As I tend to mention a great deal, I was reared on The Legend of Zelda: Ocarina of Time and Peter Jackson’s The Lord of the Rings. If asked to choose one genre to read for the rest of my life, I’d happily answer fantasy. My reading resolutions were drawn up mostly to keep me from just gorging myself on fantasy and the occasional piece of science fiction and historical fiction. But I’m so happy swimming in the deep end that I rarely notice people at the edge tentatively dipping their toes in the pool. (It is, of course, a mana pool.) I know for people who haven’t read much fantasy that the genre can look intimidating, so today I’m going to recommend fantasy novels based on what other genres you enjoy. So take a deep breath and relax. This won’t hurt a bit.
Who’s your favorite author that other people are NOT reading? The one you want to evangelize for, the one you would run popularity campaigns for? The author that, so far as you’re concerned, everyone should be reading–but that nobody seems to have heard of. You know, not JK Rowling, not Jane Austen, not Hemingway–everybody’s heard of them. The author that you think should be that famous and can’t understand why they’re not…
For all my literary omnivorousness, I do tend to read and really enjoy popular authors. I love Neil Gaiman and Gregory Maguire (when he isn’t being a horrible tease about the plot I actually care about in the Wicked cycle), for instance. I am woefully mainstream in this regard.
I do have a few authors that I love that I’m astounded aren’t more popular or well-known, but they have their own concentrated fan bases or, at least, are popular to some degree. (Again: woefully mainstream! This is part of the reason I’m trying to be more widely read.)
For Kristin Cashore and Diana Peterfreund, I’m sure it’s just a matter of time. I feel like it’s fairly early on in their literary careers. Cashore’s Graceling really blew me away, and I’m always recommending it to people who have never heard of it. (It helps that Little Shop of Stories has her books. I have to keep myself back from buying the hardback of Fire, since I have a paperback of Graceling.) Diana Peterfreund’s earlier work, I think, probably distracts from Rampant, which was amazing. I don’t have an opinion on her earlier work (haven’t read it), but it appears to be a far cry from killer unicorns. The fact that both writers write young adult fiction might turn off a few snobs, but I think it’s only a matter of time before they’re more well-known and celebrated.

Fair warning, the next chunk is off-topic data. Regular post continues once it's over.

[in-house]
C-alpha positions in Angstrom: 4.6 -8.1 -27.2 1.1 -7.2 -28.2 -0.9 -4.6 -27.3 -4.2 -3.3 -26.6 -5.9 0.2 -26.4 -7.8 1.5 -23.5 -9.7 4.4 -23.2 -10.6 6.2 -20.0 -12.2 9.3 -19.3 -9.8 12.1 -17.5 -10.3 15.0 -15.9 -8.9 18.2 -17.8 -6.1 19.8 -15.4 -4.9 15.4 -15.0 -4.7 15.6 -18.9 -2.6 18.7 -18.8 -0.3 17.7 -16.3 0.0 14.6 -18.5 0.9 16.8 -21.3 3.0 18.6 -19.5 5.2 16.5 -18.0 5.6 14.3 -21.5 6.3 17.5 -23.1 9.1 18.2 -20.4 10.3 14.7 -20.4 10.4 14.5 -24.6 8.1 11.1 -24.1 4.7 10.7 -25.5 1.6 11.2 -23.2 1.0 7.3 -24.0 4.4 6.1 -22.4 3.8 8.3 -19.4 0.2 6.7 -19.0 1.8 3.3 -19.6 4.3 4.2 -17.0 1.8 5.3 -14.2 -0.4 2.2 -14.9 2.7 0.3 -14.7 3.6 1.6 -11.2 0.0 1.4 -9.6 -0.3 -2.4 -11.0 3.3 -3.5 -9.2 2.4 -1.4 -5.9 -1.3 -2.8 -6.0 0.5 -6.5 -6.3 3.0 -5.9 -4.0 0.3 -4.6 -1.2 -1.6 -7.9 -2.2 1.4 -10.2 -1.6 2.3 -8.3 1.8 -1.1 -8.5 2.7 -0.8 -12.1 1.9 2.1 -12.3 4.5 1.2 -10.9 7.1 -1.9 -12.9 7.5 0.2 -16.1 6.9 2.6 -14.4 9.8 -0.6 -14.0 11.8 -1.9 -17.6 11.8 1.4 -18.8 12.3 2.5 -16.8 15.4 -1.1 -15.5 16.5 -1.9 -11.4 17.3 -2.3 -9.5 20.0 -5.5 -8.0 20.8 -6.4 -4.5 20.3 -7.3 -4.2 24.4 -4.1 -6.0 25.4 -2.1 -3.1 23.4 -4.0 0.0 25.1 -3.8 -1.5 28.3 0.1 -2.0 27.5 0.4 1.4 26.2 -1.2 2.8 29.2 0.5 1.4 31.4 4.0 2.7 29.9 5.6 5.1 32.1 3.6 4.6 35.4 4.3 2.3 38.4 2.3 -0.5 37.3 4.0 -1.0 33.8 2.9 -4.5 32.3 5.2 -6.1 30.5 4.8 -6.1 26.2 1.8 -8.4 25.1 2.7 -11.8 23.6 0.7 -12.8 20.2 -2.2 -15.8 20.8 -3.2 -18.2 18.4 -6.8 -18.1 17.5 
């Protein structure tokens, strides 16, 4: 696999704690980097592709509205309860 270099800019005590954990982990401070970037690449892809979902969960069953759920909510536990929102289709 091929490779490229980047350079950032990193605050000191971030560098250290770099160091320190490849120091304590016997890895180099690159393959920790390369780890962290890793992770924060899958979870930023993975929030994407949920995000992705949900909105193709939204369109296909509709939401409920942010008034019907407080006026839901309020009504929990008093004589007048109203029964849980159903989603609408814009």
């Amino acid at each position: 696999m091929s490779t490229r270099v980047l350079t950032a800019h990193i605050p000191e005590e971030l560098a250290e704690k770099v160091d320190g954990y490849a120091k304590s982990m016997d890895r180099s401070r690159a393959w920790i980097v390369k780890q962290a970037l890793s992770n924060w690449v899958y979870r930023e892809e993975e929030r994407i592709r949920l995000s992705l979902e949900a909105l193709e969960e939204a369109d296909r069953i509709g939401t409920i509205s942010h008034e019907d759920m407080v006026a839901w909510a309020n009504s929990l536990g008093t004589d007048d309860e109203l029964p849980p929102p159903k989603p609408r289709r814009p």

What were your favorite books of the year? (Books that were new to you in 2009, if not necessarily published this year.)
This year, I started The Literary Omnivore. I’ve been a voracious reader for years, and I decided book blogging would be a wonderful creative outlet for me somewhere in October, after a presentation at my school about “e-portfolios”. The book blogging community has been more than welcoming- thank you, ladies! It’s been one of the best things about this year, up there with the inauguration, Dragon*Con, and my first semester of college.
In order to answer this question, I’ve put together a top ten list of the books I read this year. I try to read widely, but I must admit- I have a predisposition for fantasy and strong female characters, which shows in this list.
Teaser Tuesdays is a weekly bookish meme, hosted by MizB of Should Be Reading. Anyone can play along! Just do the following:
- Grab your current read
- Open to a random page
- Share two (2) “teaser” sentences from somewhere on that page
- BE CAREFUL NOT TO INCLUDE SPOILERS! (make sure that what you share doesn’t give too much away! You don’t want to ruin the book for others!)
- Share the title & author, too, so that other TT participants can add the book to their TBR Lists if they like your teasers!
“Forgive me if enforced lifelong celibacy and possible death by dismemberment and poisoning don’t exactly get me excited.”
“How about being part of something ancient and important, something that belongs only to you?”
pg. 31 of Rampant by Diana Peterfreund
PLEASE LEAVE A COMMENT with either the link to your own Teaser Tuesdays post, or share your 2 ‘teasers’ in a comment here (if you don’t have a blog). Thanks!
I’ve always kept personal notes in different ways over the years. When I was a wee lass (here defined as that unfortunate period called middle school), I always wrote with a good, old Bic mechanical pencil in the various notebooks I kept. I refused to write on the backs of the notebook pages, which was quite a waste of space. In these notebooks, I wrote my stories, such as they were, neatly marked in the margins what story it was. I couldn’t bring myself to write something in a notebook that was meant for fiction or something. I did not keep personal notes at all.
The Literary Horizon is all young adult horror fantasy this week!